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In re Personal Restraint of Trapp, 2011 WL 5966266 (Ct. App. Wash. 2011)

Case (cite)
In re Personal Restraint of Trapp, 2011 WL 5966266 (Ct. App. Wash. 2011)
Type of proceeding
Type of claim
Type of claim (second claim)
Expert evidence ruling reversing or affirming on appeal:
What was the ruling?
Correct to Admit
Type of evidence at issue:
Firearms identification
Defense or Prosecution Expert
Name of expert(s) who were the subject of the ruling
Ernest Peele; Raymon Kusumi; George Kass
Summary of reasons for ruling
Petitioner argues that a letter from the FBI saying that CBLA is unreliable and may be misleading and the NAS2009 report constitute newly discovered evidence. The court holds that the NAS report constitutes impeachment material, not newly discovered evidence and that the FBI letter would not have changed the outcome in the trial due to other overwhelming evidence and denies the petition.
The jurisdiction’s standard for expert admissibility at the time – list all that apply: (Frye), (Daubert), (Post-2000 Rule 702), (Other)
Second standard
Did lower court hold a hearing
Names of prosecution expert(s) two testified at hearing
Names of defense expert(s) who testified at hearing (or None).
Discussion of 2009 NAS Report (NAS2009)
Discussion of 2016 PCAST report (PCAST)
Discussion of error rates / reliability
Frye Ruling
Limiting testimony ruling
Language imposed by court to limit testimony
Ruling based in prior precedent / judicial notice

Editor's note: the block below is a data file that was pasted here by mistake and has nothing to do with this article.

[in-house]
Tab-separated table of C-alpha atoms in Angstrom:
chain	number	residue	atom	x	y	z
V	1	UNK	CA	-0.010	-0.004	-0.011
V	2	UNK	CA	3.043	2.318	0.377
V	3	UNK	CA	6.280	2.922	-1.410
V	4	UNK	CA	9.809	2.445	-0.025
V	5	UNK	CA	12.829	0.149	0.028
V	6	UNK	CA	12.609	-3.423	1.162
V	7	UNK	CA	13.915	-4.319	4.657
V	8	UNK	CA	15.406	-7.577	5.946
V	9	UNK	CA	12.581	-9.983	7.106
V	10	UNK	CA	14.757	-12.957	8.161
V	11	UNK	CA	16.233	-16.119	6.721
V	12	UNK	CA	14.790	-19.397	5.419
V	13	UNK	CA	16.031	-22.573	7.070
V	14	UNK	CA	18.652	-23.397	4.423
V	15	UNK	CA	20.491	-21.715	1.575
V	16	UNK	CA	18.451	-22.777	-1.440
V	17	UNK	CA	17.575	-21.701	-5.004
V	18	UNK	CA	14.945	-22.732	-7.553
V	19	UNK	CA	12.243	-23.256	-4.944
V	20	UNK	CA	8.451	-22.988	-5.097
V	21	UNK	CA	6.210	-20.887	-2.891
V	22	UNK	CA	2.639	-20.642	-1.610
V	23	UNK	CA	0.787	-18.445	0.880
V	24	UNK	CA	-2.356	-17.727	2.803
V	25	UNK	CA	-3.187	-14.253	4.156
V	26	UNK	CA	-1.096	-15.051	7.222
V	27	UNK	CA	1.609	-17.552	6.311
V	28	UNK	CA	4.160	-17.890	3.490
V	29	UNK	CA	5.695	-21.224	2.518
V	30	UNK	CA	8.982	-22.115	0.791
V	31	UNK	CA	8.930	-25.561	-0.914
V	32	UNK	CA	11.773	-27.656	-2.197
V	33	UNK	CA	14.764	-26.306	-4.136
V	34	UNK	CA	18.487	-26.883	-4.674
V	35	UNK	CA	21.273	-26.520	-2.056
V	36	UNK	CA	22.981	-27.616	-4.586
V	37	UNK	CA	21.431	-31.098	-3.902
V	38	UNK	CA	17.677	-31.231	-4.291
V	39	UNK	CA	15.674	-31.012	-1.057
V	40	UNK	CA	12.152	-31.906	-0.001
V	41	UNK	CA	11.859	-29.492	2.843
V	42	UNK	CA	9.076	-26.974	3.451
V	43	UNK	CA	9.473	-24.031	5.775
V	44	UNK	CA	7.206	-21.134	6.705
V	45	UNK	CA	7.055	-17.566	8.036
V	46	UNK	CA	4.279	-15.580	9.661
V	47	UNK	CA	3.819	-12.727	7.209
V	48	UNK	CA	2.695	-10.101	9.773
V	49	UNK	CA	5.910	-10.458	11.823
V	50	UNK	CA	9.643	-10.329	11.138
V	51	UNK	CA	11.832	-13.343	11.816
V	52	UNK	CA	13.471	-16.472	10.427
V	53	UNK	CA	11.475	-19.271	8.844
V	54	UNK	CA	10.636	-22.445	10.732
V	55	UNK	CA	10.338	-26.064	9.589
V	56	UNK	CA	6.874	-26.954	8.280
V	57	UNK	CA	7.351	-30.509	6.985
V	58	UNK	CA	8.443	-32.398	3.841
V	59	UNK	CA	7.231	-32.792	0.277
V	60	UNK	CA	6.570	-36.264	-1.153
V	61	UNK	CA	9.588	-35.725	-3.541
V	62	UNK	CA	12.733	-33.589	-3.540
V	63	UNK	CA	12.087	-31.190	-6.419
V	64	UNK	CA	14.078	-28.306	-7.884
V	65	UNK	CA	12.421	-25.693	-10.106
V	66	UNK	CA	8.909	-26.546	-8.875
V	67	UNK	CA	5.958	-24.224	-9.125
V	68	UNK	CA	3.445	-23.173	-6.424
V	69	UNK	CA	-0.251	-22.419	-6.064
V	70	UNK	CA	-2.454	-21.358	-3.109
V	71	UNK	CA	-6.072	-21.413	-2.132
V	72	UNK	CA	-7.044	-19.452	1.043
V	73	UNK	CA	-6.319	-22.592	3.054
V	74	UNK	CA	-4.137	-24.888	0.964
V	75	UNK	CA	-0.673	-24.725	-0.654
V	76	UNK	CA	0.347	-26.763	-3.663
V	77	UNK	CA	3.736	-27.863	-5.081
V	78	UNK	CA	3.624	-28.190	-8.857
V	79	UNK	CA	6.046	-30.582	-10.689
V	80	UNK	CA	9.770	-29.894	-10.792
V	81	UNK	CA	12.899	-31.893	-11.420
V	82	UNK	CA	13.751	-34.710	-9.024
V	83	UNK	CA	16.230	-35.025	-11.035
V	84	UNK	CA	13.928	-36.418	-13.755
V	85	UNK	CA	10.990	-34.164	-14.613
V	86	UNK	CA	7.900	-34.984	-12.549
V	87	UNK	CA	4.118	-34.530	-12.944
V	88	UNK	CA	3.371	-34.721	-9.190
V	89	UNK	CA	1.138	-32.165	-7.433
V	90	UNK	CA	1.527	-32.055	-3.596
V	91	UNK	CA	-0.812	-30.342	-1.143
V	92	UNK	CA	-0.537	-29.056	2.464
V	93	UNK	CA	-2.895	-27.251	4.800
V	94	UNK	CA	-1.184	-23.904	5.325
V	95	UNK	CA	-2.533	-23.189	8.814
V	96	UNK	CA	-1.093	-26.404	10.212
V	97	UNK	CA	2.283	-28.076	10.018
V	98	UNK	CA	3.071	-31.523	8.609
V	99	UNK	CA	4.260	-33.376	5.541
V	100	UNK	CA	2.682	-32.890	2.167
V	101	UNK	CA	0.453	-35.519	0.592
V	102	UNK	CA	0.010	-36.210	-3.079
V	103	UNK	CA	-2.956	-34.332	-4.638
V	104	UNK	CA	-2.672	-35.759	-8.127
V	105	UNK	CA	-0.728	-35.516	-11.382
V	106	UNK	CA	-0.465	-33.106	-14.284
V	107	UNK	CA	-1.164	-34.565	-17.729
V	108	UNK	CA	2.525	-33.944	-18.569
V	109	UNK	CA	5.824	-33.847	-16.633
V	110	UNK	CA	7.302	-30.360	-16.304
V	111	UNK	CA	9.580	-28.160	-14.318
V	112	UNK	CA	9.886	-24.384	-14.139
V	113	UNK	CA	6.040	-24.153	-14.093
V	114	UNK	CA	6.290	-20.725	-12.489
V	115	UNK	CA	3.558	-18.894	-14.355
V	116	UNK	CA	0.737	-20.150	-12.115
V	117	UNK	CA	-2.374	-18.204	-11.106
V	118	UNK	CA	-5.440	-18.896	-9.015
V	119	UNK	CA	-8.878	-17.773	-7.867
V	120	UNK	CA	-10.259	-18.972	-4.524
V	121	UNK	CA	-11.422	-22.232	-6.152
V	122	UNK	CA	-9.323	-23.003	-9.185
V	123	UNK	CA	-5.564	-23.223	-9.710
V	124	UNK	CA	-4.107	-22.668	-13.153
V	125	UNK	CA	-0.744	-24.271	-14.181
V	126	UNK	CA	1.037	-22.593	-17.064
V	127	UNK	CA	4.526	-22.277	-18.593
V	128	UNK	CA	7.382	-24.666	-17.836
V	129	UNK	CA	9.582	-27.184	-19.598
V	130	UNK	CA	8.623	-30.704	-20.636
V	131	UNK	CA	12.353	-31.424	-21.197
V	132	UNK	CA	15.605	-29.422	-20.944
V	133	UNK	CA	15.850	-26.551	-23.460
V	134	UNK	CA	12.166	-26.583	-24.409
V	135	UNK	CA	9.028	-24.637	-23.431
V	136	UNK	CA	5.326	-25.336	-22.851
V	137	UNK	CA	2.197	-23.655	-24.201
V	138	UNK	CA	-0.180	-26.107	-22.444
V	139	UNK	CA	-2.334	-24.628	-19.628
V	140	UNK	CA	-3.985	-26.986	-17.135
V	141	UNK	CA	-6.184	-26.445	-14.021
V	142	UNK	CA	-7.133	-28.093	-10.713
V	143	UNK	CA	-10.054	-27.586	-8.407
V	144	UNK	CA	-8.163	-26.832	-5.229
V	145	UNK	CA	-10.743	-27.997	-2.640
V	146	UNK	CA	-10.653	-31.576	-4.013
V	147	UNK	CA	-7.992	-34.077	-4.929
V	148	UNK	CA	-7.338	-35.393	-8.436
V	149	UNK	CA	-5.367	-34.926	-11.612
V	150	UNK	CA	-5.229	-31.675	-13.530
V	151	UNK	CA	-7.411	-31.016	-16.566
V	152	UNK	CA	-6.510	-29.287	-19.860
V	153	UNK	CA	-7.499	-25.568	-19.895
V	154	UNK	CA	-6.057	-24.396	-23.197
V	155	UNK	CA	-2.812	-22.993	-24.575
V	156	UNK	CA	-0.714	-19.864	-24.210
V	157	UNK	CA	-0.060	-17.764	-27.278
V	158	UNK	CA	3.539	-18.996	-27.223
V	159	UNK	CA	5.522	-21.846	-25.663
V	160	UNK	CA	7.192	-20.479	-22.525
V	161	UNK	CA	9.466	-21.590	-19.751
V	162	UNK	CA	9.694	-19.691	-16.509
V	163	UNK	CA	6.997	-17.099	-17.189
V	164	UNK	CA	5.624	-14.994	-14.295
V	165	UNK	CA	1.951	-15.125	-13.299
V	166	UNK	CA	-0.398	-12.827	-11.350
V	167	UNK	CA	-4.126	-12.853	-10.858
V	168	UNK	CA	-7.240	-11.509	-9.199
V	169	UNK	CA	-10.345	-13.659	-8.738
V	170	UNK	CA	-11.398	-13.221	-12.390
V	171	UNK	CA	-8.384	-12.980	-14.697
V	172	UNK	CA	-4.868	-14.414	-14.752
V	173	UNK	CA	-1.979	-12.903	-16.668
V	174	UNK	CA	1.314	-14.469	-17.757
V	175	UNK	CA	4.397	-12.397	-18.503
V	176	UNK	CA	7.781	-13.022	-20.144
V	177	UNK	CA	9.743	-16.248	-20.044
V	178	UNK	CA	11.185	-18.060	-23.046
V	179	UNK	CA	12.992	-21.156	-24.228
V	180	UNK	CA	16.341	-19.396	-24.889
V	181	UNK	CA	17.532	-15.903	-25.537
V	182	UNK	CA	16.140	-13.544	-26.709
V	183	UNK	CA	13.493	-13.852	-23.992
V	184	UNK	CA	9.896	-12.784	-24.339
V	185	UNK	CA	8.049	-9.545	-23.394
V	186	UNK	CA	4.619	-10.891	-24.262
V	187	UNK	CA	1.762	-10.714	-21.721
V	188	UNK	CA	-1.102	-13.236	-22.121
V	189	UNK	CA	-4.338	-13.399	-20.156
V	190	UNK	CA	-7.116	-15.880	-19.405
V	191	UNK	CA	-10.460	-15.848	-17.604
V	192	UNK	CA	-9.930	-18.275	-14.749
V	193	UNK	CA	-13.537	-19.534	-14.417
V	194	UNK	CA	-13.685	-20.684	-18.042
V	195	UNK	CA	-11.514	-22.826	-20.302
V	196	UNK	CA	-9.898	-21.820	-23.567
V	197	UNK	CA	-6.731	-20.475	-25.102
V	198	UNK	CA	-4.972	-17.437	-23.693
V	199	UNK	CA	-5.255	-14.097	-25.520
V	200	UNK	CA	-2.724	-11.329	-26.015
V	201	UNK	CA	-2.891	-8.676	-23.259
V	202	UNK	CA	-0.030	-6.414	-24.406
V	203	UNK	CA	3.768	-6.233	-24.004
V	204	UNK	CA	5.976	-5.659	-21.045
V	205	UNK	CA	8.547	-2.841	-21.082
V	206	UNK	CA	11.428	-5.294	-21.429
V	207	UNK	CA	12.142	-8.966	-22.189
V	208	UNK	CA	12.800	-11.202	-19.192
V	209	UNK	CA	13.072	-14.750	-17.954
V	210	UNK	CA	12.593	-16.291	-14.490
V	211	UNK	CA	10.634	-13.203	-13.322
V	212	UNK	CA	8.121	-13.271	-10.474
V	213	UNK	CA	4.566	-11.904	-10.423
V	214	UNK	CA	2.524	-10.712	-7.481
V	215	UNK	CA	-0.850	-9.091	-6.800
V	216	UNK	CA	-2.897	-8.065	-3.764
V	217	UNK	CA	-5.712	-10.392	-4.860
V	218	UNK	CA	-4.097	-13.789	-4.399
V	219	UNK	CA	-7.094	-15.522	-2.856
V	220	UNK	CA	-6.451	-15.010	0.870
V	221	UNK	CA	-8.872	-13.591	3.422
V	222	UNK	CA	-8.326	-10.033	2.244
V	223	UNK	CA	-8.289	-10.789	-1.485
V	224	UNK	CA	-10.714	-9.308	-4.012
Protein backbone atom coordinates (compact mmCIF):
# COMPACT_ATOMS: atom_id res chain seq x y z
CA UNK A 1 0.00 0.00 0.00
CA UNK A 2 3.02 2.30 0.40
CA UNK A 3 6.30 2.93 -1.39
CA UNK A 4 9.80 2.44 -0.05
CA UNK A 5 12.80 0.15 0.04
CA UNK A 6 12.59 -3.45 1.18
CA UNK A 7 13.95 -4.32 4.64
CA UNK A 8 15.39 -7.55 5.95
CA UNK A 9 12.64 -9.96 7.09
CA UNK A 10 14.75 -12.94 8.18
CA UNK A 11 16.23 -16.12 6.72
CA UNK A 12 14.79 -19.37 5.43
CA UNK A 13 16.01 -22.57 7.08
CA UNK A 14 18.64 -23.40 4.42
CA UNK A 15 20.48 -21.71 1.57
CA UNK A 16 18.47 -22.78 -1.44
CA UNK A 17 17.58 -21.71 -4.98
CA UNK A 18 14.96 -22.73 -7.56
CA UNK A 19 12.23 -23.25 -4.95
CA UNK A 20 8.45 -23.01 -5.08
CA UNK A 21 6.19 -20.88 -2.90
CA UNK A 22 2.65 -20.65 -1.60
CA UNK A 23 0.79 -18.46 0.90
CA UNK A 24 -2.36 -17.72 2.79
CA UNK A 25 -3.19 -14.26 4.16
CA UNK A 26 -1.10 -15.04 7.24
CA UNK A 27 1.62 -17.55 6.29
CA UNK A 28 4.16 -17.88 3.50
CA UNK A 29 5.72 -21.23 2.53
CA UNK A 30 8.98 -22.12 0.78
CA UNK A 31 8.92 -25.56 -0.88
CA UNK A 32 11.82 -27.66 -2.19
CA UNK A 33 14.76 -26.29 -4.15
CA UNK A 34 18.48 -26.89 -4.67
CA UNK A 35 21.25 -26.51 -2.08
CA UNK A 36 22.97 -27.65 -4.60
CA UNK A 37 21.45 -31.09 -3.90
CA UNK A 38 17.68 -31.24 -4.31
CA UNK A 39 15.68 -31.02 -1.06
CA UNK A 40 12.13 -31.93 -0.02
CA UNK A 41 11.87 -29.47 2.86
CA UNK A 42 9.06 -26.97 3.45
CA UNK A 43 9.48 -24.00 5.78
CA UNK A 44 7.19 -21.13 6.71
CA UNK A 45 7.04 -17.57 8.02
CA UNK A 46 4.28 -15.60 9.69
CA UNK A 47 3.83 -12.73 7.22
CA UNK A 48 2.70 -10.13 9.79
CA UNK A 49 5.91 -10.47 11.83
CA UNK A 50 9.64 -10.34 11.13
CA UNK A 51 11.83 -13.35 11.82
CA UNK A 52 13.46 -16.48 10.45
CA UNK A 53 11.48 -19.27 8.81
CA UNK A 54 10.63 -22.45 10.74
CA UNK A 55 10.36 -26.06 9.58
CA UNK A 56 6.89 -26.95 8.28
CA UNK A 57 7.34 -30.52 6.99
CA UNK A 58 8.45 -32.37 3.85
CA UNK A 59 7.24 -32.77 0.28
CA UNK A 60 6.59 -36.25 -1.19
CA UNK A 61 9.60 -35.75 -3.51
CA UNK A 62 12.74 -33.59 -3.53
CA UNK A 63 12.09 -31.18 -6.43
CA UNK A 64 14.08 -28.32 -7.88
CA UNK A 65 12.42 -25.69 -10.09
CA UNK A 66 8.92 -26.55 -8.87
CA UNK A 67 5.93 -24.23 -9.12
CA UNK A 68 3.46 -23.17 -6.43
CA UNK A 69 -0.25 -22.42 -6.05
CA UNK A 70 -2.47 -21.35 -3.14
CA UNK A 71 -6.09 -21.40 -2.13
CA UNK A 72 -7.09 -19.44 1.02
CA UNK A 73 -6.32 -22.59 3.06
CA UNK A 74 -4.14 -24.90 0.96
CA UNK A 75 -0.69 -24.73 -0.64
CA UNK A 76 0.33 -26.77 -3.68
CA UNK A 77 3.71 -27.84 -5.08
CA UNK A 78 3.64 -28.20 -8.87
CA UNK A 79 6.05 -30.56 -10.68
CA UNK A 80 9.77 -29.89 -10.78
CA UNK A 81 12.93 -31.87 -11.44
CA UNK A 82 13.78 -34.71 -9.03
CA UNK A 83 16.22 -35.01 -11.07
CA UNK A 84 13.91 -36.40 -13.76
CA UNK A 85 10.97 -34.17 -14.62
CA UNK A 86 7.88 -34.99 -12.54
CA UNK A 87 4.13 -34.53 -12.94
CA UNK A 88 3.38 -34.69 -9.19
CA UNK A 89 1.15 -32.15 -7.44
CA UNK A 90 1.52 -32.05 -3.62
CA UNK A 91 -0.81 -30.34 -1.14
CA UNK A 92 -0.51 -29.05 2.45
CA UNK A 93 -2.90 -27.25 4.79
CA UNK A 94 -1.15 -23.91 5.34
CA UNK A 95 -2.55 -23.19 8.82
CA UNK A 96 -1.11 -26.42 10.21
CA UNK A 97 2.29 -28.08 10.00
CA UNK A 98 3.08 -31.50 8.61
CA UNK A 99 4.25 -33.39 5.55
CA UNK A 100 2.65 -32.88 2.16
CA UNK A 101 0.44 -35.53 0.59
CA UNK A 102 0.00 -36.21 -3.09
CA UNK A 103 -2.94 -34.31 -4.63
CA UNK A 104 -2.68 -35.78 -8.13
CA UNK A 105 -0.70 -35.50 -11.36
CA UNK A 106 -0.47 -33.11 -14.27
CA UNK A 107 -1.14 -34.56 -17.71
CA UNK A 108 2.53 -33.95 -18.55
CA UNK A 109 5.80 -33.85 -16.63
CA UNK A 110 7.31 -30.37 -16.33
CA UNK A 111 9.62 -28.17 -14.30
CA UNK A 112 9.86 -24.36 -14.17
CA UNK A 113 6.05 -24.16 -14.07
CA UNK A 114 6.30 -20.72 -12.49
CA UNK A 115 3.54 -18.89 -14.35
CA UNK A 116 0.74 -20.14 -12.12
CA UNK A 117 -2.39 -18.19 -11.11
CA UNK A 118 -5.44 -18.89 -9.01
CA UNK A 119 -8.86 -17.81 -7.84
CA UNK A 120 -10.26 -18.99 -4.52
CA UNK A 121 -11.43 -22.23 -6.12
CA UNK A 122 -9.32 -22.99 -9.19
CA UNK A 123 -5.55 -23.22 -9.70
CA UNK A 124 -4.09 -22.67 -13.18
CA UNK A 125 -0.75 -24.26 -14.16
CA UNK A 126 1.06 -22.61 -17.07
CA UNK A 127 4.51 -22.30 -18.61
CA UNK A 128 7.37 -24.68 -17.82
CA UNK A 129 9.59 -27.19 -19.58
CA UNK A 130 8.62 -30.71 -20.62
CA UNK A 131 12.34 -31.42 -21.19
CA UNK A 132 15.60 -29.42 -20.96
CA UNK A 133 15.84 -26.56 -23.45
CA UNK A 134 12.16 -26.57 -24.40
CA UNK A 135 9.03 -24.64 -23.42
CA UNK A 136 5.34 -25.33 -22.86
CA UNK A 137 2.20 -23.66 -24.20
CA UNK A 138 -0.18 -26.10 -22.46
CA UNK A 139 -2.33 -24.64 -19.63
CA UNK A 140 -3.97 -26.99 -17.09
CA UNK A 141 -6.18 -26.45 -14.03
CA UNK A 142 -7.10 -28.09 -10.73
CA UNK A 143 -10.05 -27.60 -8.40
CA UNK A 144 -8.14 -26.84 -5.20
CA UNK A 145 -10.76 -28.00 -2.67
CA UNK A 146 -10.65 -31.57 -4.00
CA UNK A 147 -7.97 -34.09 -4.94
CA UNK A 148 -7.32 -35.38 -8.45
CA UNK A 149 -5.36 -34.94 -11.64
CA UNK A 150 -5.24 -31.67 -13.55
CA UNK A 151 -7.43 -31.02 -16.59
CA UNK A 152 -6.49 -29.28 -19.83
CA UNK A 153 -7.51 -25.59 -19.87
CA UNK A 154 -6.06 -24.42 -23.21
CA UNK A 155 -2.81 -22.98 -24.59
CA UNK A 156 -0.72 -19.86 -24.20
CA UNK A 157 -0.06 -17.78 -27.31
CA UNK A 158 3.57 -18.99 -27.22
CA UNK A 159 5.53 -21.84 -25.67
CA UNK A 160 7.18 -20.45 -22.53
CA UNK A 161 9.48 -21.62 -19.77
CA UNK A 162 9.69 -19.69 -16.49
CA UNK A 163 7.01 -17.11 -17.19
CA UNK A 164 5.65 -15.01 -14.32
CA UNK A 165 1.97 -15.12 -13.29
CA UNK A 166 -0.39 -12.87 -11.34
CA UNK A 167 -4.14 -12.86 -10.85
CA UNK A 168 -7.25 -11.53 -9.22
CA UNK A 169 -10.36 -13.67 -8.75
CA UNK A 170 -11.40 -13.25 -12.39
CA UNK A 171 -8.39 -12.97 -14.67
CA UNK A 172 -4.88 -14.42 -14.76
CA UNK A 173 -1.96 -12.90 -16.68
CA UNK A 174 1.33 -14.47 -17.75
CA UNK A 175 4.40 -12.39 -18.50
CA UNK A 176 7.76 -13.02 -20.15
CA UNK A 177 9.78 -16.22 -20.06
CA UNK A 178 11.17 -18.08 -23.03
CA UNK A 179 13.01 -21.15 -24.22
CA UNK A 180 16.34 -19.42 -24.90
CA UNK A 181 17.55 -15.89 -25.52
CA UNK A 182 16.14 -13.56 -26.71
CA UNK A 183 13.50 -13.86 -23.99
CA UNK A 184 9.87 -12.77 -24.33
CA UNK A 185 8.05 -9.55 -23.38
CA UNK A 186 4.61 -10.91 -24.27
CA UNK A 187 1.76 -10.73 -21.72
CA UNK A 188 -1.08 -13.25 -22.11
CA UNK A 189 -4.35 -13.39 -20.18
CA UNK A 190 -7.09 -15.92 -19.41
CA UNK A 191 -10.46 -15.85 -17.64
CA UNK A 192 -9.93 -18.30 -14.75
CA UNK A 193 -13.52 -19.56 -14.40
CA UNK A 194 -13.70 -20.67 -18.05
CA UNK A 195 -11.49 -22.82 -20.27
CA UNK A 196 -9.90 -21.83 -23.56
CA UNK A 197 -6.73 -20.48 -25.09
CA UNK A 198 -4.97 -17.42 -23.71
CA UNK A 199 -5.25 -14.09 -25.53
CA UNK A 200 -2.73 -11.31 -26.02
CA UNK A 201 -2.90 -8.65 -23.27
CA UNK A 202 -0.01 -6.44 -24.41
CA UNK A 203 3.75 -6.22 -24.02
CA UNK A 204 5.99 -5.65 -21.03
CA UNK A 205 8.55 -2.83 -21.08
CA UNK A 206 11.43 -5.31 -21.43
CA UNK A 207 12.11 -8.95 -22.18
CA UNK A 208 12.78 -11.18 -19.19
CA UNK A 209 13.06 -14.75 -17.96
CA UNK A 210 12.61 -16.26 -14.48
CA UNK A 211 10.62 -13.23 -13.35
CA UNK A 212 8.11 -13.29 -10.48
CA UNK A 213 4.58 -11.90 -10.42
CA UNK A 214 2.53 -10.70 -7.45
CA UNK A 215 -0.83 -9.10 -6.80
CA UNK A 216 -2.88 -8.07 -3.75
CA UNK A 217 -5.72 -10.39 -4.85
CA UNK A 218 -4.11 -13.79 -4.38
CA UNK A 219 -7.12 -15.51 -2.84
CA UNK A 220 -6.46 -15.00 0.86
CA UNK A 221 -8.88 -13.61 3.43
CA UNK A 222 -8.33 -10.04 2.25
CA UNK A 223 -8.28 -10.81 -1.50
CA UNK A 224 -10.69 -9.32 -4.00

Daubert ruling emphasizing – which factors – (list 1-5)
Ruling on qualifications of expert
Ruling on 702(a) – the expert will help / assist the jury
Ruling on 702(b) – the testimony is based on sufficient facts or data
Ruling on 702(c) – the testimony is the product of reliable principles and methods
Ruling on 702(d) – reliable application of principles and methods to the facts of the case


On the NAS report as new evidence: “Trapp’s claim that the NAS report constitutes “substantive evidence” is misguided. The report does not call for a reassessment of toolmark evidence presented in cases that have already been tried, nor does it address the specific type of toolmark evidence presented in Trapp’s case—head stamps created from a bunter. And, while the report points to the subjectivity of toolmark identification and lack of a statistical basis for analysis, this information is not new and was available at the time of Trapp’s trial. Any “new” information contained in the report merely provides a general basis for challenging the admissibility of evidence in future trials or possible avenues for impeachment. Furthermore, Trapp does not identify any authority that requires or persuades us to overturn a conviction simply because general scientific studies contradict prior opinion proffered at trial by expert witnesses.”